Bernard Palmer is the namesake of B.B. Palmer, a band that has called Opelika and Lee County home for most of its’ life. Palmer himself grew up on the west side of Mobile Bay before moving to the area after high school. Now, he’s heading across the state to Demopolis, where his longtime musical partner Josh McKenzie resides with wife, Birmingham native and musician Taylor Hunnicutt. They all typically tour together, as their bands are interwoven and it makes things easy.
Bernard played around Auburn and Opelika for years–first in cover bands, then in bluegrass bands, the in psychedelic bands. All of those–and his foray into religions that were new to him shaped the band’s new ongoing project, Krishna Country, an EP that finds a way to combine Eastern sounds with the twang that was always familiar to an Alabama native like Palmer.
The band is getting back out to play some dates this summer, and Hunnicutt will join.
- 6.5 – Locust Alley – Natchez, Miss.
- 7.2 – Sidetracks Music Hall – Huntsville, Ala.
- 7.3 – Standard Deluxe – Waverly, Ala. (opening for North Mississippi All-Stars)
- 7.4 – Smith Lake Park Festival – Cullman, Ala.
- 7.5 – Avondale Brewing Co. – Birmingham, Ala.
Palmer and I spoke about the band’s beginnings and the path that led him to this new sound.
How did B.B. Palmer begin?
B.B. Palmer first started around 2014, but we didn’t do anything for a couple of years. It was initially a five-piece band; we had a fiddle and a pedal steel then, and I guess it was more of a singer-songwriter type of band. They left after a year and a half or so–we were just cutting our teeth at that point. Josh McKenzie [guitarist] joined around 2015, and that’s when we pivoted. A year after he joined, we put out the B.B. Palmer EP. That was the first release.
Josh has been with me the whole time. We’ve gone through a couple of rhythm sections since then, as bands do. Lee County’s Finest came out in 2019–the full length–and now here are.
How did you first get into Indian music influences, and how did you combine that with country music the way that you have?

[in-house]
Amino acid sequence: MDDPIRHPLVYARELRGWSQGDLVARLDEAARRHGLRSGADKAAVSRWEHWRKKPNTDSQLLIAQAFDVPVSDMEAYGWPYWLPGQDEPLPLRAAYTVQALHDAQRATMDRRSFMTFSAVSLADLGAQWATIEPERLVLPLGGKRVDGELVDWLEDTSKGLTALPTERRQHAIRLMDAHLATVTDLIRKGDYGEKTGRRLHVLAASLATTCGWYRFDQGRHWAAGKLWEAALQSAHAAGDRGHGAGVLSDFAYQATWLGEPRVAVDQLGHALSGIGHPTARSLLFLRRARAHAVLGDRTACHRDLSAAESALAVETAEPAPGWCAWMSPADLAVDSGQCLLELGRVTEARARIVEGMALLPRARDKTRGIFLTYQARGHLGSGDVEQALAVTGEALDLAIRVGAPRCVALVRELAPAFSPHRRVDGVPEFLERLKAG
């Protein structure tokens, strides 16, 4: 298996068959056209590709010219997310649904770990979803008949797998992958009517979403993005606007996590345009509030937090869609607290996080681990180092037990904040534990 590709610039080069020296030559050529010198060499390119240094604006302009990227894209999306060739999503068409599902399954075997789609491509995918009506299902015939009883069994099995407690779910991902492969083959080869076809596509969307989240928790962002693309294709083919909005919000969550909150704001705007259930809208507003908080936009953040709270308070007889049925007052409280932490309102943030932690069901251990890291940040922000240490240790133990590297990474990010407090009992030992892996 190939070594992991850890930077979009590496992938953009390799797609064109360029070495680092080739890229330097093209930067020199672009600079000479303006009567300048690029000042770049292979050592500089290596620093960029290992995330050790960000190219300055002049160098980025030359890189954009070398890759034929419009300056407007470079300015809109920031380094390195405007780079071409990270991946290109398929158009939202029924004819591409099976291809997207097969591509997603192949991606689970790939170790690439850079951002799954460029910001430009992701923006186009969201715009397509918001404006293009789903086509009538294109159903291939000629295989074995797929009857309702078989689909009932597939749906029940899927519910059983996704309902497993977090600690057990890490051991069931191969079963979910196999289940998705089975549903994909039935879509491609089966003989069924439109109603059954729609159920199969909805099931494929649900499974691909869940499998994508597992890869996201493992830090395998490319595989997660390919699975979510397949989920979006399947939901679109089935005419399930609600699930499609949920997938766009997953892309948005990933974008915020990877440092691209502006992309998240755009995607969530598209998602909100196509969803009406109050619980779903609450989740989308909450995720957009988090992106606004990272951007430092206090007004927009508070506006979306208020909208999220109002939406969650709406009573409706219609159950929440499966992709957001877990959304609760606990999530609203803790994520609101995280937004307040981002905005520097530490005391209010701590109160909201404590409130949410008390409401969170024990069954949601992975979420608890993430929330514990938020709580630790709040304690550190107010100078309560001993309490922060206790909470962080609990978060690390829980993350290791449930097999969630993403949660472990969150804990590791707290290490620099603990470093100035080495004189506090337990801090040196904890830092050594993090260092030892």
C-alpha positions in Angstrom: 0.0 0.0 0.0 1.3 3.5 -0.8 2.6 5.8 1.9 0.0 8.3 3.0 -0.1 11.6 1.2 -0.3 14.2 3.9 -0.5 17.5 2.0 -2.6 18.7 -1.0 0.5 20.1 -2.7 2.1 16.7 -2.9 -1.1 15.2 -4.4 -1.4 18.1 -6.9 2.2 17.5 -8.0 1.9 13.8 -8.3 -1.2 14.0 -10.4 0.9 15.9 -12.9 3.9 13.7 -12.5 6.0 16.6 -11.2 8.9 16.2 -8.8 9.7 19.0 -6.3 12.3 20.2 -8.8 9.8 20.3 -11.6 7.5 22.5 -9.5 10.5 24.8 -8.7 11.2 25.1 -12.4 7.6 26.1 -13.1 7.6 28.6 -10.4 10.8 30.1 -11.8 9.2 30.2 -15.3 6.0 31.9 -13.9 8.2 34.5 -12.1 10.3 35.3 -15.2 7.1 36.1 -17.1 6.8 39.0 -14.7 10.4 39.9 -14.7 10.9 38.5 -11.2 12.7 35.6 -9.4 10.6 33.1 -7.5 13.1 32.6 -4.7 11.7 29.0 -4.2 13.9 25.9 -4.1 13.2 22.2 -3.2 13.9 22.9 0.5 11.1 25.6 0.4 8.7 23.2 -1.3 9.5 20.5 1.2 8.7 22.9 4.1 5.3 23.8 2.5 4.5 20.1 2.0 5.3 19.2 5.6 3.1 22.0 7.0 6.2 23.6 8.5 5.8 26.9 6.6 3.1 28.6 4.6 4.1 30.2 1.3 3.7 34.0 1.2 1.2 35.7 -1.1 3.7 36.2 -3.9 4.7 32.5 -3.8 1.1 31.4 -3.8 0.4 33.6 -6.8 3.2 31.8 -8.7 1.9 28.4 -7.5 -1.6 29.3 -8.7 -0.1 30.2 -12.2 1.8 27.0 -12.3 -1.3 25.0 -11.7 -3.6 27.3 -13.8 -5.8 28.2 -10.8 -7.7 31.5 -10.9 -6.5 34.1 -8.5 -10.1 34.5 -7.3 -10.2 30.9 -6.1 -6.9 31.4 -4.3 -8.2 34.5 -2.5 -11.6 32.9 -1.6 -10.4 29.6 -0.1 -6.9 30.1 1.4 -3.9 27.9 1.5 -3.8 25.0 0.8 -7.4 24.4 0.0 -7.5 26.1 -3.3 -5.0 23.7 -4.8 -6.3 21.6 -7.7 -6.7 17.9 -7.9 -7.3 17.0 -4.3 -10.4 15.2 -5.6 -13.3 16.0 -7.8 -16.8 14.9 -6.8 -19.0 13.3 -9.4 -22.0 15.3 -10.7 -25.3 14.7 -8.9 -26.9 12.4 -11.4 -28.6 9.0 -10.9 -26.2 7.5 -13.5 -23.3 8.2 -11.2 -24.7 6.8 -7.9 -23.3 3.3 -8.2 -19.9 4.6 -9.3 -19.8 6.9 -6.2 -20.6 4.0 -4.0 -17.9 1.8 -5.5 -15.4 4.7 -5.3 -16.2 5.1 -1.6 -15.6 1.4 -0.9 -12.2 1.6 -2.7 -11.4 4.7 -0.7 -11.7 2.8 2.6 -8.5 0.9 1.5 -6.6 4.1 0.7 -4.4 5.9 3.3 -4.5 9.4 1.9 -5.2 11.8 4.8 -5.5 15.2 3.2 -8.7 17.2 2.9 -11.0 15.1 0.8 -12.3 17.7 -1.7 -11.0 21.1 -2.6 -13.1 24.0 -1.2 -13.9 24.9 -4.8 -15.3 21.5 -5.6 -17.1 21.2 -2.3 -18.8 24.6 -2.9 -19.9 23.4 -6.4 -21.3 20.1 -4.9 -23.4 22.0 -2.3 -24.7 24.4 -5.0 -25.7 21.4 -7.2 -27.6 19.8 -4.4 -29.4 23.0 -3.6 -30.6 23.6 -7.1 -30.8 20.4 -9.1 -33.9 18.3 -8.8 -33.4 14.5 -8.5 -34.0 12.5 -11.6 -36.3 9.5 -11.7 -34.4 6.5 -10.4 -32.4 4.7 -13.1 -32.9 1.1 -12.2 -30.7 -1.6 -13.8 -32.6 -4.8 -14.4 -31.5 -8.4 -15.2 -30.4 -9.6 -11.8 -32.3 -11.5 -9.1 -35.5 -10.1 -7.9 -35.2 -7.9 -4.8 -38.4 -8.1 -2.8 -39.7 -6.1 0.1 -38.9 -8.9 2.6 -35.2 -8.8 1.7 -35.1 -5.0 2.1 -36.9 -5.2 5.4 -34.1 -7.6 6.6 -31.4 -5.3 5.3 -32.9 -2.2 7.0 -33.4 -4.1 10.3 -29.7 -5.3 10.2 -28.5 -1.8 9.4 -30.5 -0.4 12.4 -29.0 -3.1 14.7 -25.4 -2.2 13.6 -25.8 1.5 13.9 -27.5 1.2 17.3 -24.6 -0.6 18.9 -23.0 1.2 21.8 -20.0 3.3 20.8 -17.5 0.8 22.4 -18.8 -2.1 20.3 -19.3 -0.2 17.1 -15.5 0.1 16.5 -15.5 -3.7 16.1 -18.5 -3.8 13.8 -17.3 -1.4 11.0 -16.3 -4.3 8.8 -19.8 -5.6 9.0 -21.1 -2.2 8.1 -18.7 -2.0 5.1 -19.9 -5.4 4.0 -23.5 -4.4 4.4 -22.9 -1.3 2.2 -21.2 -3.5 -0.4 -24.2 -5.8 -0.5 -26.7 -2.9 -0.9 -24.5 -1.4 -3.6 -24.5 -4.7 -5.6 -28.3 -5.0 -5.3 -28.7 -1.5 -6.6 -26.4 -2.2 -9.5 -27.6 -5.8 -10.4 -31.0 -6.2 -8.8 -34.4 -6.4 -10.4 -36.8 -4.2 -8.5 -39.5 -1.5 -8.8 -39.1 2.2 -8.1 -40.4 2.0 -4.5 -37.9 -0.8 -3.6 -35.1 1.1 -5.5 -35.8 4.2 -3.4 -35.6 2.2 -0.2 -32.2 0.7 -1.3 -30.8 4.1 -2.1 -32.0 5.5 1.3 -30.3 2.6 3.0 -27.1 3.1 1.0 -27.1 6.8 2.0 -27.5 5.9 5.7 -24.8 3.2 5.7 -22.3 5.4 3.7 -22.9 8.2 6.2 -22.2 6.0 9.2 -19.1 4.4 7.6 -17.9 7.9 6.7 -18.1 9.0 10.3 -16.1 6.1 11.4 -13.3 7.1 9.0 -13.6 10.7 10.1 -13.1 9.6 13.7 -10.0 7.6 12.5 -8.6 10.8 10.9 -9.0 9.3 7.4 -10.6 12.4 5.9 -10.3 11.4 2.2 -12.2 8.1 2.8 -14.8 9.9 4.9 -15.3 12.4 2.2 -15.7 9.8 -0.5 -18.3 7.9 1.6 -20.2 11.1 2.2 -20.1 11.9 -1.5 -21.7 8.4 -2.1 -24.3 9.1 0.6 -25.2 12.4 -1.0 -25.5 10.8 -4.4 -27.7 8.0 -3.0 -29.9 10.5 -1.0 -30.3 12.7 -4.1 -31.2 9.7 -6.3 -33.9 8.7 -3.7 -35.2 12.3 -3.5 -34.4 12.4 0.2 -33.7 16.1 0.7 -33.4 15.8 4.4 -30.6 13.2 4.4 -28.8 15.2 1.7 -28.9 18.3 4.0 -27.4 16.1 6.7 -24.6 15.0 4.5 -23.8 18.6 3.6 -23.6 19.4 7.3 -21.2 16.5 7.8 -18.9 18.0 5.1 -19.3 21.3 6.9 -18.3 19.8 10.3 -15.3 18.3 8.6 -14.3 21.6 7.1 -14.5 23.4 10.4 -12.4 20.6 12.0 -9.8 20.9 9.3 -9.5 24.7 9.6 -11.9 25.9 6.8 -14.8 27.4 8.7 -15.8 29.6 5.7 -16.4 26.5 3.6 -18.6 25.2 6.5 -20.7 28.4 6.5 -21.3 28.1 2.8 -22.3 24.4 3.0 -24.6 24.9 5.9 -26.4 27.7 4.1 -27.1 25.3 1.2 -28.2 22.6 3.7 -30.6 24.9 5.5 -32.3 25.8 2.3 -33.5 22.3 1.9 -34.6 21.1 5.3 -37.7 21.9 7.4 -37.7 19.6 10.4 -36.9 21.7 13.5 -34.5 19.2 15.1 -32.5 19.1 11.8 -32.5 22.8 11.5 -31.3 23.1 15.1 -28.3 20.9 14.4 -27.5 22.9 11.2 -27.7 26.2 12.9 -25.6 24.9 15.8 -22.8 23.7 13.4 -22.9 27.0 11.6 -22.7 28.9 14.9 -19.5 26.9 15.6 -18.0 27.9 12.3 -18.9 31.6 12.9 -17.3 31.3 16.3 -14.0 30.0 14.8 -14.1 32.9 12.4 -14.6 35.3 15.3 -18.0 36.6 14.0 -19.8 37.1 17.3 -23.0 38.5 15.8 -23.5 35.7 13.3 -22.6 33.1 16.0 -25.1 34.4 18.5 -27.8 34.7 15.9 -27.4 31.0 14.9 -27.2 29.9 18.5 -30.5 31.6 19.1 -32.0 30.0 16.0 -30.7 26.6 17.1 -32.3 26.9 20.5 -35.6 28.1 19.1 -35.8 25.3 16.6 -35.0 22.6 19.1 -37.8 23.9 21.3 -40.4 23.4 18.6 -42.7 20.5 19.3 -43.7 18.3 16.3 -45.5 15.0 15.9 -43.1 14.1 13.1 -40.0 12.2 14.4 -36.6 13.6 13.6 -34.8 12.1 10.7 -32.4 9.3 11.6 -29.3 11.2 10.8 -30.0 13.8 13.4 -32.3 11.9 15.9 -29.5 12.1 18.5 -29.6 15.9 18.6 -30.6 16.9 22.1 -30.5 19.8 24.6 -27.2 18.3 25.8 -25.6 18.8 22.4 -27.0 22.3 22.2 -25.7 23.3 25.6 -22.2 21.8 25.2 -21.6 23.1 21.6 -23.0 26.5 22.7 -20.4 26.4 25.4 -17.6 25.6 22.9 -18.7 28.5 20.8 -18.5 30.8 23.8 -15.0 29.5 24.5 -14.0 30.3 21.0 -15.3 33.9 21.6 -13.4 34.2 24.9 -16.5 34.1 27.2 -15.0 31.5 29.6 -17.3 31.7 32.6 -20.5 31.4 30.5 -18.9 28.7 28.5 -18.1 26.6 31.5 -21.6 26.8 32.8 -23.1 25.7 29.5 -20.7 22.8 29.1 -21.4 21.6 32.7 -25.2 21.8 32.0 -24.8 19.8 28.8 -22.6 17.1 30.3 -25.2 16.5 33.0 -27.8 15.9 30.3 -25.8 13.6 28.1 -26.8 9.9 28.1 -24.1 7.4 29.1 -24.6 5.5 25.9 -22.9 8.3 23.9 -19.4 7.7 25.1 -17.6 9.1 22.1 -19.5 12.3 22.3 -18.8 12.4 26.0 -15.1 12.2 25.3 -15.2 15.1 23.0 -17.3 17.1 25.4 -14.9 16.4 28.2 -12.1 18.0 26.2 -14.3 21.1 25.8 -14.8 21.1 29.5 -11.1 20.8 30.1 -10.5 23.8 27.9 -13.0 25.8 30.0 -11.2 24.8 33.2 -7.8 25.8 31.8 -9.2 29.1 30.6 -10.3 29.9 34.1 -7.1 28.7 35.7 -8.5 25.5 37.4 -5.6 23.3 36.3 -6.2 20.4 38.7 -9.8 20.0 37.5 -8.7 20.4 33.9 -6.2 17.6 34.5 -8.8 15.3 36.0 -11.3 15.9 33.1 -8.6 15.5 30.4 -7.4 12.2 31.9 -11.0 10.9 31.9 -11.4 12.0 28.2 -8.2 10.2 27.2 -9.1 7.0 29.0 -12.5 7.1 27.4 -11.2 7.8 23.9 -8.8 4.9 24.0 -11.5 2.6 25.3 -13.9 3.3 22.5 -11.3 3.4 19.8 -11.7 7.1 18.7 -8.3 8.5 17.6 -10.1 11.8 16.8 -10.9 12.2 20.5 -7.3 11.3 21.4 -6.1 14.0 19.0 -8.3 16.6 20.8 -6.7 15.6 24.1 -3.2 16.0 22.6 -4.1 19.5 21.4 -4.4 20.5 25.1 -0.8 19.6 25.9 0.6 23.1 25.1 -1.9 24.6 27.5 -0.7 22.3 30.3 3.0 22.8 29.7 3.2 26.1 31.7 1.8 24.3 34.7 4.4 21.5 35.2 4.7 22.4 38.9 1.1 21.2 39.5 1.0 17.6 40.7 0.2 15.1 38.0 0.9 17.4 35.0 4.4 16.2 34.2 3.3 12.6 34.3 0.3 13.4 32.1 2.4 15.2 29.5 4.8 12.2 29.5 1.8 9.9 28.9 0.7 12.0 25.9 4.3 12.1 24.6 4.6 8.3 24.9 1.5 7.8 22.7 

It’s pretty surreal. A lot of otherworldly things happened that made that happen, and some people might believe; others may not. That just depends on who you are.
Two and a half years ago, I found a copy of the Bhagavad Gita. I don’t remember where or when; I just found a copy of it somewhere. Part of me thinks that maybe it materialized, but part of me thinks that I probably just came across it at some point. The Bhagavad Gita is one of the main scriptures of the Vedas, filled with 25,000 mantras and scripture writings from India that go back 6,000 plus years. Some of the oldest holy text in the world. I found the Bhagavad Gita–I started reading it–and I fell into a deep connection with it. I’m still wrapping my head around it. I started exploring avenues of Asana practice and meditation and mantras and Kriya yoga and some of the ancient techniques.
Through the Bhagavad Gita, I found other great holy texts like The Holy Sciene by Sri Yukteswar, a great guru of his time. I got into the Bible again, which was weird because I had been put off of it from being raised Catholic. The whole thing with Catholicism–the way I saw it–was fear. “If you don’t do this, you go to hell. If you don’t do that, you go to hell.” But with the Vedas, it wasn’t like that. It was, “Take this knowledge and see God, not by reading, but by doing this. Here are the paths you can take.”
Naturally, what I do with my music, is whatever is happening in my life at the time–that’s what my music reflects. That’s where I am at that point in time. I got into Raga, which is Hindustani classical music; it’s the folk music of India. The great Raga players–like Ravi Shankar–who is probably the most known from the time that he spent working with The Beatles. I started looking at how that worked. Over there, it’s a much deeper thing than American music. It connects with the divine. It’s older. It’s ancient.
I thought, “It’d be cool to bring in Indian instruments and combine it with what we’re doing right now.” I heard the sarods and I heard the sitars and I heard the tablas, and thought this is just Eastern twang to me. It might go well with Western country music or psychedelic rock and roll; whatever we’re doing.
I put the word out. I told the band. And first thing we had to do was find someone that could play sitar or sarod in Alabama. Someone who can not only play those instruments, but also someone that could play them in the Western form of music. Luckily, my drummer found Davis Little. He’s with Little Raine Band and also a great musician. I had known Davis since I was 16 or 17–I met him in Auburn. He was into the Vedas before I had any idea what that was. He found a sitar six or seven months before we were supposed to go into the studio. My drummer reconnected him with me and I brought him in and we worked the songs out. He’s gonna help us with the remainder of these songs, too.
You’ve been rolling these out one-by-one. Is that a product of the times? Do you think that’s how you’ll release music going forward rather than all at once?
It’s a little bit of both. And some of it is the financial restraints on a project that is this ambitious. By providence of God, pretty much everyone has donated their time for free. JP Molpus at Seven Bridges Studio in Montgomery–which has become our home studio now–helped track it all pro bono. So did a lot of the session players, and of course, my core band.
So it’s partly a financial thing. But it’s partly because it’s so different than anything we’ve done in the past. We didn’t want to just put a whole EP in front of people’s face and say, “Swallow that.” Let’s just do it one song at a time; then we’ll put the whole EP out, hopefully by the fall.